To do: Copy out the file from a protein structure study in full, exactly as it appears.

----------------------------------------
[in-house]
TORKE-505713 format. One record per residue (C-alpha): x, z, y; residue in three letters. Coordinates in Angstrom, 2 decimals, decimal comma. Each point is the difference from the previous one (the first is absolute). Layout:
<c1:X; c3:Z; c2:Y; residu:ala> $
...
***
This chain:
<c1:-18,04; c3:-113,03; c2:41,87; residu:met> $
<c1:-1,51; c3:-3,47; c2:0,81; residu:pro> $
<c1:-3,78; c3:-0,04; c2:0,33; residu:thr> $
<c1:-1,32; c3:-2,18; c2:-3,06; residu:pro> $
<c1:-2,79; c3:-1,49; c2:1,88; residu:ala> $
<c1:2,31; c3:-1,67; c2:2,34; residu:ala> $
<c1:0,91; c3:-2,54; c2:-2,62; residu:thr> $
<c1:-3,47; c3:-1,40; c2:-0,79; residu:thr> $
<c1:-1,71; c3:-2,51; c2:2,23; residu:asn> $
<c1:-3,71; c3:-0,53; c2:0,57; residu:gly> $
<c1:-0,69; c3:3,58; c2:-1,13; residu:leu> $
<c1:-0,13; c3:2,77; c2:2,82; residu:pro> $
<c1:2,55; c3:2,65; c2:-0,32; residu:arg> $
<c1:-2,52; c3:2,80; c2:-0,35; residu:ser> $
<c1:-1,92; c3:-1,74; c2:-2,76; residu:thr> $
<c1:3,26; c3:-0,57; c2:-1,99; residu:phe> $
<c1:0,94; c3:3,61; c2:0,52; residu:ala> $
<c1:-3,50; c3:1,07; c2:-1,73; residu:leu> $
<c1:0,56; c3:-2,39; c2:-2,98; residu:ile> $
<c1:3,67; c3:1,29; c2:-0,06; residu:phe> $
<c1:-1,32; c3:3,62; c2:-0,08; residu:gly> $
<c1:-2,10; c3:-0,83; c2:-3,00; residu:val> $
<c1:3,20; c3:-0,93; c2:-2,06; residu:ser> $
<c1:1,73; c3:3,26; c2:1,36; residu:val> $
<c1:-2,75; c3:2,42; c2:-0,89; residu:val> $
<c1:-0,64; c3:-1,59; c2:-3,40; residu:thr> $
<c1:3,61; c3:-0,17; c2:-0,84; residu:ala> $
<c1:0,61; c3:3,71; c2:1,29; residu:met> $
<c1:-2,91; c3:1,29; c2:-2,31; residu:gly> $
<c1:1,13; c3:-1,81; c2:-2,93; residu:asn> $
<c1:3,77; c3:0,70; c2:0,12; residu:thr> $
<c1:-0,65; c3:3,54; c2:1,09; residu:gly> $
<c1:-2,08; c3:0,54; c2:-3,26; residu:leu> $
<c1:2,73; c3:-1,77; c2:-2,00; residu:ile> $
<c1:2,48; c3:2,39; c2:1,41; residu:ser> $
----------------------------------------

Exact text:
[in-house]
TORKE-505713 format. One record per residue (C-alpha): x, z, y; residue in three letters. Coordinates in Angstrom, 2 decimals, decimal comma. Each point is the difference from the previous one (the first is absolute). Layout:
<c1:X; c3:Z; c2:Y; residu:ala> $
...
***
This chain:
<c1:-18,04; c3:-113,03; c2:41,87; residu:met> $
<c1:-1,51; c3:-3,47; c2:0,81; residu:pro> $
<c1:-3,78; c3:-0,04; c2:0,33; residu:thr> $
<c1:-1,32; c3:-2,18; c2:-3,06; residu:pro> $
<c1:-2,79; c3:-1,49; c2:1,88; residu:ala> $
<c1:2,31; c3:-1,67; c2:2,34; residu:ala> $
<c1:0,91; c3:-2,54; c2:-2,62; residu:thr> $
<c1:-3,47; c3:-1,40; c2:-0,79; residu:thr> $
<c1:-1,71; c3:-2,51; c2:2,23; residu:asn> $
<c1:-3,71; c3:-0,53; c2:0,57; residu:gly> $
<c1:-0,69; c3:3,58; c2:-1,13; residu:leu> $
<c1:-0,13; c3:2,77; c2:2,82; residu:pro> $
<c1:2,55; c3:2,65; c2:-0,32; residu:arg> $
<c1:-2,52; c3:2,80; c2:-0,35; residu:ser> $
<c1:-1,92; c3:-1,74; c2:-2,76; residu:thr> $
<c1:3,26; c3:-0,57; c2:-1,99; residu:phe> $
<c1:0,94; c3:3,61; c2:0,52; residu:ala> $
<c1:-3,50; c3:1,07; c2:-1,73; residu:leu> $
<c1:0,56; c3:-2,39; c2:-2,98; residu:ile> $
<c1:3,67; c3:1,29; c2:-0,06; residu:phe> $
<c1:-1,32; c3:3,62; c2:-0,08; residu:gly> $
<c1:-2,10; c3:-0,83; c2:-3,00; residu:val> $
<c1:3,20; c3:-0,93; c2:-2,06; residu:ser> $
<c1:1,73; c3:3,26; c2:1,36; residu:val> $
<c1:-2,75; c3:2,42; c2:-0,89; residu:val> $
<c1:-0,64; c3:-1,59; c2:-3,40; residu:thr> $
<c1:3,61; c3:-0,17; c2:-0,84; residu:ala> $
<c1:0,61; c3:3,71; c2:1,29; residu:met> $
<c1:-2,91; c3:1,29; c2:-2,31; residu:gly> $
<c1:1,13; c3:-1,81; c2:-2,93; residu:asn> $
<c1:3,77; c3:0,70; c2:0,12; residu:thr> $
<c1:-0,65; c3:3,54; c2:1,09; residu:gly> $
<c1:-2,08; c3:0,54; c2:-3,26; residu:leu> $
<c1:2,73; c3:-1,77; c2:-2,00; residu:ile> $
<c1:2,48; c3:2,39; c2:1,41; residu:ser> $